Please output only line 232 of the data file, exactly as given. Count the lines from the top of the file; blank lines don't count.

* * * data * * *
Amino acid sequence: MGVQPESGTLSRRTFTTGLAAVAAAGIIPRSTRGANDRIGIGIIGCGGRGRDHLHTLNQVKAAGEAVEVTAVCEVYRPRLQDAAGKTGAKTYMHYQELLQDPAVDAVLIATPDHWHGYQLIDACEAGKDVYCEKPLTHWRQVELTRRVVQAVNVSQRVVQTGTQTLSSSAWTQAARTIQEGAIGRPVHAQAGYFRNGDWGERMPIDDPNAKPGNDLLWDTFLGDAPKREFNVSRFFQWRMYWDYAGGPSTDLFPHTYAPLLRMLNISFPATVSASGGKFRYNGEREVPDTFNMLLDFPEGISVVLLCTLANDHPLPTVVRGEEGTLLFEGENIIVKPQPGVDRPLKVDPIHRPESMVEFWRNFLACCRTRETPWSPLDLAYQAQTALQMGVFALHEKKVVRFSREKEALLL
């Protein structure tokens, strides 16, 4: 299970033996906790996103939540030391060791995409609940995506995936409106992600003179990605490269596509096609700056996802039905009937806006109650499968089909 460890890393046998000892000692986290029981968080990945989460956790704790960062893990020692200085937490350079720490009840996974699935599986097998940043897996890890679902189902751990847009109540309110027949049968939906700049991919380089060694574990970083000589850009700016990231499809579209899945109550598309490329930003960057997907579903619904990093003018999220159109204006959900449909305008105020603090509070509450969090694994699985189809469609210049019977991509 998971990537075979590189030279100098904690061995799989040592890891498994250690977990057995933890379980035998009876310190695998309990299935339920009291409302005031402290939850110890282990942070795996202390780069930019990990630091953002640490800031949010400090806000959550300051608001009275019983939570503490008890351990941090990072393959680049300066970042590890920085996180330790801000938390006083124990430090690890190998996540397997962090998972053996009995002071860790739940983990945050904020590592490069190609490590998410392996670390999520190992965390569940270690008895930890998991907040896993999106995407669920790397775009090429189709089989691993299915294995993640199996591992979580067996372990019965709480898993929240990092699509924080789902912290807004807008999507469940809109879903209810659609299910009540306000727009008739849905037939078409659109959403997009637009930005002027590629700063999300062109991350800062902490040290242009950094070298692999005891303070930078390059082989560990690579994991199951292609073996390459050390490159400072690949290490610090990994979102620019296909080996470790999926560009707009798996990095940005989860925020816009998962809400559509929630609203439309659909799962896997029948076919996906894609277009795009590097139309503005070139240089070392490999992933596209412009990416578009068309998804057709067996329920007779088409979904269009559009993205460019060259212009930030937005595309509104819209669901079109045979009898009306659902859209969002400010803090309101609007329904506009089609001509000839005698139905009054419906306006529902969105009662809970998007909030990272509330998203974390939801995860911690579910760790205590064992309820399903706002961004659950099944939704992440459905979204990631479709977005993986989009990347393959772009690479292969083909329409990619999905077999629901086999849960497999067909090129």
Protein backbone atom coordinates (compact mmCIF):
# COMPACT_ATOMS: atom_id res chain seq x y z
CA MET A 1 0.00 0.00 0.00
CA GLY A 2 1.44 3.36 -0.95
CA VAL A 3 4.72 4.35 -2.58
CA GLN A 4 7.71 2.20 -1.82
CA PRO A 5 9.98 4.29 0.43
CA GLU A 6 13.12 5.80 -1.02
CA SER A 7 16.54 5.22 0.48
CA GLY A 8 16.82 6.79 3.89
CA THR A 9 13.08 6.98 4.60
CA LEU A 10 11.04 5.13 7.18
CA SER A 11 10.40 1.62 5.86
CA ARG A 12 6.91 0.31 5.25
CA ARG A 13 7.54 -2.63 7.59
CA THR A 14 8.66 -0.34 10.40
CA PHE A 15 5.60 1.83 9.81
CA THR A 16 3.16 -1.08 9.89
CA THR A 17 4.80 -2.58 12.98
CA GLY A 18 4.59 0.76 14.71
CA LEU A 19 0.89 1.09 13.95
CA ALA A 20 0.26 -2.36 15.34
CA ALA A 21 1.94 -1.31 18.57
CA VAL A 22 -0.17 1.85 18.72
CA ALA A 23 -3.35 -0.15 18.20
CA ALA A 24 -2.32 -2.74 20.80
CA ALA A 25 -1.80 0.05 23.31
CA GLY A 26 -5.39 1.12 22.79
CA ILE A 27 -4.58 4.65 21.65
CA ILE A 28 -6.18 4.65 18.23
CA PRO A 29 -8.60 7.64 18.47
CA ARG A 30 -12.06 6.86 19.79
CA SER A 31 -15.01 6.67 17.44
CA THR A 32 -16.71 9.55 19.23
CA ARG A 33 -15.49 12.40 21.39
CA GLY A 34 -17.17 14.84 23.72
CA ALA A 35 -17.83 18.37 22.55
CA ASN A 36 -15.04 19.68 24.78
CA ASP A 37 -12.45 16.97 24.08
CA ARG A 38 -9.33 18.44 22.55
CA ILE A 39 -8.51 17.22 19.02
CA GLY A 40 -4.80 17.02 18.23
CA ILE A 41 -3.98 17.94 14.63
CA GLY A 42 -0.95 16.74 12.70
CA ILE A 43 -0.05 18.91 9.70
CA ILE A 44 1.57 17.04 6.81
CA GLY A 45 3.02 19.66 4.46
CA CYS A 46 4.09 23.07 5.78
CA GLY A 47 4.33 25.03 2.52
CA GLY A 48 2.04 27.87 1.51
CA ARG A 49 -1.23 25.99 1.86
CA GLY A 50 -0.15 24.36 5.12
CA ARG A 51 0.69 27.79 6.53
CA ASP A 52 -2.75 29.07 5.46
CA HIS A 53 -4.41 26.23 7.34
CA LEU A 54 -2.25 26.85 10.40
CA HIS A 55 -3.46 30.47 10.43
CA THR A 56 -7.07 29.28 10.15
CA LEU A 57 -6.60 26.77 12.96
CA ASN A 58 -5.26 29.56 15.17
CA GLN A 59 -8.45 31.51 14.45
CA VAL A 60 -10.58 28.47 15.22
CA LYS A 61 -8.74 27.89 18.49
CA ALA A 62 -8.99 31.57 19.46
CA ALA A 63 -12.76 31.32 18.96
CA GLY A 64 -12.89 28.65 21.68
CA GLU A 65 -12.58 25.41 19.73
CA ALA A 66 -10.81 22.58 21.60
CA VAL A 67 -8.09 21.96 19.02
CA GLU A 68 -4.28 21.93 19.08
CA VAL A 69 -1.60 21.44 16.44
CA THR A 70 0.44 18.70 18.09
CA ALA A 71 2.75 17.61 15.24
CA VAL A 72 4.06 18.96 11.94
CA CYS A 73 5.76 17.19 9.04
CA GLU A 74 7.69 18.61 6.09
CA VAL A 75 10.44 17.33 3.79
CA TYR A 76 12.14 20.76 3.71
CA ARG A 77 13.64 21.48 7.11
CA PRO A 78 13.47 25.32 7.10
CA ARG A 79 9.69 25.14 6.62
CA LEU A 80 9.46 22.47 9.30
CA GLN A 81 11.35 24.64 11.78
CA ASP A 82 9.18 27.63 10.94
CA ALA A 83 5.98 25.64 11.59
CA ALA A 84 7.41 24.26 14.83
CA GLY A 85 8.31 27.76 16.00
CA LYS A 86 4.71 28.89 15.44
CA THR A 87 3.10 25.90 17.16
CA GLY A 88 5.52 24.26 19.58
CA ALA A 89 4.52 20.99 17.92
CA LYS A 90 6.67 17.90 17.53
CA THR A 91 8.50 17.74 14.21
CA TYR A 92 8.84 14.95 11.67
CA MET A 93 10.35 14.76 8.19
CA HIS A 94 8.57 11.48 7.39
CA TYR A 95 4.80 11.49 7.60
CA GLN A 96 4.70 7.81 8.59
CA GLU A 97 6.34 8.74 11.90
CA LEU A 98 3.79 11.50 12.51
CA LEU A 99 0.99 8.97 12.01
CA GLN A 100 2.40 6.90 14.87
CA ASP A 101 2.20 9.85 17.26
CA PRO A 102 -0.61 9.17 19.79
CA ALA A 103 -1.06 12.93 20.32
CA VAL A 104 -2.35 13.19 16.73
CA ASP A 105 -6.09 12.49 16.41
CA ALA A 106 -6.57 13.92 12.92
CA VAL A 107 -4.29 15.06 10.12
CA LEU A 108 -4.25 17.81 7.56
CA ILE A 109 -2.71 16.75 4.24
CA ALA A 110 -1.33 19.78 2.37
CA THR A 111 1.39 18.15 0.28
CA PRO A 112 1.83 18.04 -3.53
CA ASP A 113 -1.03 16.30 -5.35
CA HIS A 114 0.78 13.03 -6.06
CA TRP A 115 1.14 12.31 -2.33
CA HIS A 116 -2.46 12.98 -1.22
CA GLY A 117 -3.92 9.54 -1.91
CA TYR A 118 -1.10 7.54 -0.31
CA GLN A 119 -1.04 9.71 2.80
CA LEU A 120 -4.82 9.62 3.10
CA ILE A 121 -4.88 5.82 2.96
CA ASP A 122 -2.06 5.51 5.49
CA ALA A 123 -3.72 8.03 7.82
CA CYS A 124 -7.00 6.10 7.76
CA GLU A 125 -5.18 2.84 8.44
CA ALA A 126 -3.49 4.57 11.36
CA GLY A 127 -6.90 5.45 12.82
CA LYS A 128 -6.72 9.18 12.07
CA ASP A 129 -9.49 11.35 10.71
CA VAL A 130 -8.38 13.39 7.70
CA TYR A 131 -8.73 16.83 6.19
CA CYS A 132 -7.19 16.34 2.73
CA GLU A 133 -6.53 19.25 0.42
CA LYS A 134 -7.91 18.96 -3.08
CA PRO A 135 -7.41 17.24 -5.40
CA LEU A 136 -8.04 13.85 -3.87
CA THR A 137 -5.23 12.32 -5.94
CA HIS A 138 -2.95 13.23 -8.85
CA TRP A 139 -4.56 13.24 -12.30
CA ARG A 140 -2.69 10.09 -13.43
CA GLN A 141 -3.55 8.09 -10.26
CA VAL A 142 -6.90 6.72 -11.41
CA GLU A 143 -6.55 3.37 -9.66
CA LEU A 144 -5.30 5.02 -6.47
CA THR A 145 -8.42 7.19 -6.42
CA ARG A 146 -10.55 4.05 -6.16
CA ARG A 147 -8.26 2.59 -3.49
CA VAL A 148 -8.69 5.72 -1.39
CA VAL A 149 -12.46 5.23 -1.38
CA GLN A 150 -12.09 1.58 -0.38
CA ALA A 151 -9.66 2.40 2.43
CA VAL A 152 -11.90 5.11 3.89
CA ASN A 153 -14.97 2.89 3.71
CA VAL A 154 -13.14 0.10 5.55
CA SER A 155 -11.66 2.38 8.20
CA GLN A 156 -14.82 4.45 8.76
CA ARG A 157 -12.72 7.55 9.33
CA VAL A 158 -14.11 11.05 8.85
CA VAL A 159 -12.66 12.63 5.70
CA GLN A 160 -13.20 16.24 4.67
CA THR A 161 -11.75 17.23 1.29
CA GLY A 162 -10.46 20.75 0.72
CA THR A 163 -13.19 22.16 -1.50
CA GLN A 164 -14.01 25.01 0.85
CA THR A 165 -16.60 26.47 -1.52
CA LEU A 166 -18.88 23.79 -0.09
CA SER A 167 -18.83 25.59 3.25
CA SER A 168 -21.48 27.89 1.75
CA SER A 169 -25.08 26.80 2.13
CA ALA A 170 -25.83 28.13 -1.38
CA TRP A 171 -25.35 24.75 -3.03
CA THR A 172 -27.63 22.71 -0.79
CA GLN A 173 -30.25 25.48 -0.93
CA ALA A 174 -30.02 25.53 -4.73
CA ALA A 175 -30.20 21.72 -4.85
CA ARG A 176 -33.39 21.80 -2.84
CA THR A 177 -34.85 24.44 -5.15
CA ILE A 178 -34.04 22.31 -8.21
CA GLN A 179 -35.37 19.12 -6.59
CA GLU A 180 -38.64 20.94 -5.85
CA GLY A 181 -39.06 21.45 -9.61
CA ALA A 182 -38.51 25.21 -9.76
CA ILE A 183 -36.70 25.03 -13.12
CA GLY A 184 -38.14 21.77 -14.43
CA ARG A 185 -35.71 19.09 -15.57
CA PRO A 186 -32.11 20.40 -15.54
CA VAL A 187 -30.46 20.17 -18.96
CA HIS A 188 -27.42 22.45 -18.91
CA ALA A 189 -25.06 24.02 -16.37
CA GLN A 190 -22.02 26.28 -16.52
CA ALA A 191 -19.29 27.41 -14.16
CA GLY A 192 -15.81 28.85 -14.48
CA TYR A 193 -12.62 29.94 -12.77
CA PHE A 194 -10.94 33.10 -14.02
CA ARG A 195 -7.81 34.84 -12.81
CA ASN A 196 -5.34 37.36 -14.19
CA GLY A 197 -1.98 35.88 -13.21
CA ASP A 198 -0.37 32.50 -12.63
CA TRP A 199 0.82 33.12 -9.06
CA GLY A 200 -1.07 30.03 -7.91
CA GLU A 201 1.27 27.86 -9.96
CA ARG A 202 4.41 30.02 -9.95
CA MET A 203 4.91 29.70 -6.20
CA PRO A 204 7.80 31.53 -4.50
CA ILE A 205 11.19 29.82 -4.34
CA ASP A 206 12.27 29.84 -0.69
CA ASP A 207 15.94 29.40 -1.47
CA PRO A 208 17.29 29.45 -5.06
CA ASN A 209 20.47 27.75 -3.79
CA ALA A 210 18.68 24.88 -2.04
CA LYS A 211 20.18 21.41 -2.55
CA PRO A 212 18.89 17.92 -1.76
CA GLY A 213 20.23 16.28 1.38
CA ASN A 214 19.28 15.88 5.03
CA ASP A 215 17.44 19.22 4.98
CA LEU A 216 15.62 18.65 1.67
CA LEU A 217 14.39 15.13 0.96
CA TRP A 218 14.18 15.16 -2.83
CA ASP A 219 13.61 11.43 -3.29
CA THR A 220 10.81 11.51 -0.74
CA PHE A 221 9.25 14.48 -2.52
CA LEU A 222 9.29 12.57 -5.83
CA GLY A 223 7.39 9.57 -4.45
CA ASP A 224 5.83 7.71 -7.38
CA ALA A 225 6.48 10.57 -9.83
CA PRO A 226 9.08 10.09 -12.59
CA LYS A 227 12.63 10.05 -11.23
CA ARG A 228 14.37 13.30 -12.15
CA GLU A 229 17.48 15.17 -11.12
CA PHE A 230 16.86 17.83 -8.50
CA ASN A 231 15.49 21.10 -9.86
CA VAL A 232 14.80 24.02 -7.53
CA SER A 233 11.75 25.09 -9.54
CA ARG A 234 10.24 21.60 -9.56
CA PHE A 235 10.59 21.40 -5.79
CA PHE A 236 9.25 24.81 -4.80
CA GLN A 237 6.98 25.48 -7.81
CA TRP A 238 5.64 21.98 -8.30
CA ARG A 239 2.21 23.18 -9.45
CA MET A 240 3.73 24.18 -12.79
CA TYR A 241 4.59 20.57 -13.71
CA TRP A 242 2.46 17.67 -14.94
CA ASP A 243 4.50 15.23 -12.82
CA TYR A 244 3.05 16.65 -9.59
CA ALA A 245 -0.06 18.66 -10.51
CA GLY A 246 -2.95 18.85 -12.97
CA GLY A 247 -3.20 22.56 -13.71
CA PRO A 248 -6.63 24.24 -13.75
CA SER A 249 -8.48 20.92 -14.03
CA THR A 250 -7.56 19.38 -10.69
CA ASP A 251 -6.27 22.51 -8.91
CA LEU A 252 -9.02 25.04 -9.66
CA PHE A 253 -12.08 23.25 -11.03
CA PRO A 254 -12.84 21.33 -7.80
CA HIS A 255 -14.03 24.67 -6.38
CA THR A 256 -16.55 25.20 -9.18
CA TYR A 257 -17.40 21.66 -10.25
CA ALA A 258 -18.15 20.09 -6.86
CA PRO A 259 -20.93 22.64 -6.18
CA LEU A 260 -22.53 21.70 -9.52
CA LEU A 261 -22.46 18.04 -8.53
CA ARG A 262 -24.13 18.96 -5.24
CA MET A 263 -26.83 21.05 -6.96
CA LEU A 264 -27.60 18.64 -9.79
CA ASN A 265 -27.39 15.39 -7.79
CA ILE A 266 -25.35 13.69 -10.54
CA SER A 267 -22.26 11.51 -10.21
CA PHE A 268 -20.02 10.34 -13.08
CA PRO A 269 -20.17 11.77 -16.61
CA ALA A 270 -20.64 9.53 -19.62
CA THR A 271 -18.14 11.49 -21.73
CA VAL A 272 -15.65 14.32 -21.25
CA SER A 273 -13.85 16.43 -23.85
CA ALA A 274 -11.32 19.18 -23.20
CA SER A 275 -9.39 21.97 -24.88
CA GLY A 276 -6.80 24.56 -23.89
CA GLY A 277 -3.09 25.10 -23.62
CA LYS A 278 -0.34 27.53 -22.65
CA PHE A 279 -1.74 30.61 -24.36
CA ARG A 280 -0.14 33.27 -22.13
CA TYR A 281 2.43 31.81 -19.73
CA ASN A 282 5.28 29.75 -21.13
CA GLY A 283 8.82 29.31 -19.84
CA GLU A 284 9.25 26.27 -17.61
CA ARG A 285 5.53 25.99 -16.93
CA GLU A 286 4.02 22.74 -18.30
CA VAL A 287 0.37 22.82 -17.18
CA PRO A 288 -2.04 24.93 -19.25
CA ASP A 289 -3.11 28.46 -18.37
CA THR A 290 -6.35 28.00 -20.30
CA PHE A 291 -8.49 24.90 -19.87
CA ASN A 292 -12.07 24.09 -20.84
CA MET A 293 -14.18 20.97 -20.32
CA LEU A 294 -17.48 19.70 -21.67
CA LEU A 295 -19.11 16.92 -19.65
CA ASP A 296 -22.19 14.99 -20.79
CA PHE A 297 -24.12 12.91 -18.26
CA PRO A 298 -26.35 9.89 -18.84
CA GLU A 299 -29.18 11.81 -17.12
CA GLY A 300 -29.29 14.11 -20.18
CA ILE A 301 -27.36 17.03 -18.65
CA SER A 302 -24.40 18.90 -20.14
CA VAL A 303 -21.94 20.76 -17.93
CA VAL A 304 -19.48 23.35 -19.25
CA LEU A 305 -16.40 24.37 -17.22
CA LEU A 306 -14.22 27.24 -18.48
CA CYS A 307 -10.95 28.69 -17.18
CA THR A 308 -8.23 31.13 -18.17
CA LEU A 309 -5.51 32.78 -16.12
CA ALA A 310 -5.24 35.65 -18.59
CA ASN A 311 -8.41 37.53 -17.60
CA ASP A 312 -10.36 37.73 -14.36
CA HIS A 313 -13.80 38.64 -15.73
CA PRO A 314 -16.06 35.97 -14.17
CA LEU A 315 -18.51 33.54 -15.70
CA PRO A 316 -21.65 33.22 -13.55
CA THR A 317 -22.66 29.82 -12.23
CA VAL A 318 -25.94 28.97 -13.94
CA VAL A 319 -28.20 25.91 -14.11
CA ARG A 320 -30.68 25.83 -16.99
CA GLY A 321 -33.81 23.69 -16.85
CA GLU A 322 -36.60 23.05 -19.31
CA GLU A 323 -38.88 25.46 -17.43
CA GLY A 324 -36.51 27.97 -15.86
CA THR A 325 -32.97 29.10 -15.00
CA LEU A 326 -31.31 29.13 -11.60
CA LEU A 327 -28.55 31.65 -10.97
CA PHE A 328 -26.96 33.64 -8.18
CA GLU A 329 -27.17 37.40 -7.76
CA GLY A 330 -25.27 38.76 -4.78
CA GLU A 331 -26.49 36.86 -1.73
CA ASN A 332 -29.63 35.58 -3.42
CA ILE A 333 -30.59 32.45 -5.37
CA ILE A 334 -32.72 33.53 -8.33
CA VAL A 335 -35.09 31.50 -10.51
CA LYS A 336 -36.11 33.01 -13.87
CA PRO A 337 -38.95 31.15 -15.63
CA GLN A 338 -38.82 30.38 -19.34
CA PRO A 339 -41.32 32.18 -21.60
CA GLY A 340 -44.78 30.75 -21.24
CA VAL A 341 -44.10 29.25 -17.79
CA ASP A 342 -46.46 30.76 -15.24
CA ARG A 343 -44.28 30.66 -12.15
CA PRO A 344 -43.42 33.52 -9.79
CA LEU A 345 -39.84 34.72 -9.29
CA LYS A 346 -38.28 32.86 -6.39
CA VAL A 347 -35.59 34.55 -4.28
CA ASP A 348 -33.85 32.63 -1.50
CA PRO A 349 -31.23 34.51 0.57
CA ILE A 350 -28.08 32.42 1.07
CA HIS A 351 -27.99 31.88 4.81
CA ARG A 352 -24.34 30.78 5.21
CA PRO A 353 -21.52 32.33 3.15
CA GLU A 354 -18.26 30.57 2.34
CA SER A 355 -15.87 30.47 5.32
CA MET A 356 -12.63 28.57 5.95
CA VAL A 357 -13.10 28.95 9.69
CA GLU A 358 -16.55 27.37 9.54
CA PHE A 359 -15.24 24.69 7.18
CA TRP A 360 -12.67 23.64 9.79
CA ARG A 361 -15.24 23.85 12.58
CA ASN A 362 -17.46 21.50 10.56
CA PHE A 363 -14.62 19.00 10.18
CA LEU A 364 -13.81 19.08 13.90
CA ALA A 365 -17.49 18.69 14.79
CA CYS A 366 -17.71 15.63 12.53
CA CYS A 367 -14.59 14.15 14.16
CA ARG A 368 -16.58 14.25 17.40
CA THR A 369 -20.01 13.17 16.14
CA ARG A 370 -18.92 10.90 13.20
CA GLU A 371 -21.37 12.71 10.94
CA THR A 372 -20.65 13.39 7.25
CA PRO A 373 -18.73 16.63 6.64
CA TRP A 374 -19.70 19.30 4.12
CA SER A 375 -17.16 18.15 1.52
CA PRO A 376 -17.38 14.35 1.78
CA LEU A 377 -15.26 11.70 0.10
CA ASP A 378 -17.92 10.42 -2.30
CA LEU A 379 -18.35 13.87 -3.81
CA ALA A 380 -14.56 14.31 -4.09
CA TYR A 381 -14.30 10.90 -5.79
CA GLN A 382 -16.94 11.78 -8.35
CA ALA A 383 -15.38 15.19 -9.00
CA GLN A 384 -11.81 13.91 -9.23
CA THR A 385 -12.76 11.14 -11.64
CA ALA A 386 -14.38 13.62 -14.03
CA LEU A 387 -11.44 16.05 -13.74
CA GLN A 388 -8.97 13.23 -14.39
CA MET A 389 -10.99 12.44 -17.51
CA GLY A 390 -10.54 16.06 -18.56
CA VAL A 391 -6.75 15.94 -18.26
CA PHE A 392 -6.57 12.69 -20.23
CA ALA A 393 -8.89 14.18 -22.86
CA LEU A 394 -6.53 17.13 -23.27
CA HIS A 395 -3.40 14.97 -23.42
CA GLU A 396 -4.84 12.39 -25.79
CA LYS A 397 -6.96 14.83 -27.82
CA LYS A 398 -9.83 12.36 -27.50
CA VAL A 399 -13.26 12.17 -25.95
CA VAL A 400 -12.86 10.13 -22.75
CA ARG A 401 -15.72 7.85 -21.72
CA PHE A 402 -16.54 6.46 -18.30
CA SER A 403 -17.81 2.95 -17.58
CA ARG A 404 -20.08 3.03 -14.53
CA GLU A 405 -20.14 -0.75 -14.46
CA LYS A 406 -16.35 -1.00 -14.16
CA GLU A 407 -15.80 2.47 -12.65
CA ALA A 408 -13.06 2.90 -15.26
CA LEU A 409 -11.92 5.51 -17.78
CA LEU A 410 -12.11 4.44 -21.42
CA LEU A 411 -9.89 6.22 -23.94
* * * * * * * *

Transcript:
CA ARG A 228 14.37 13.30 -12.15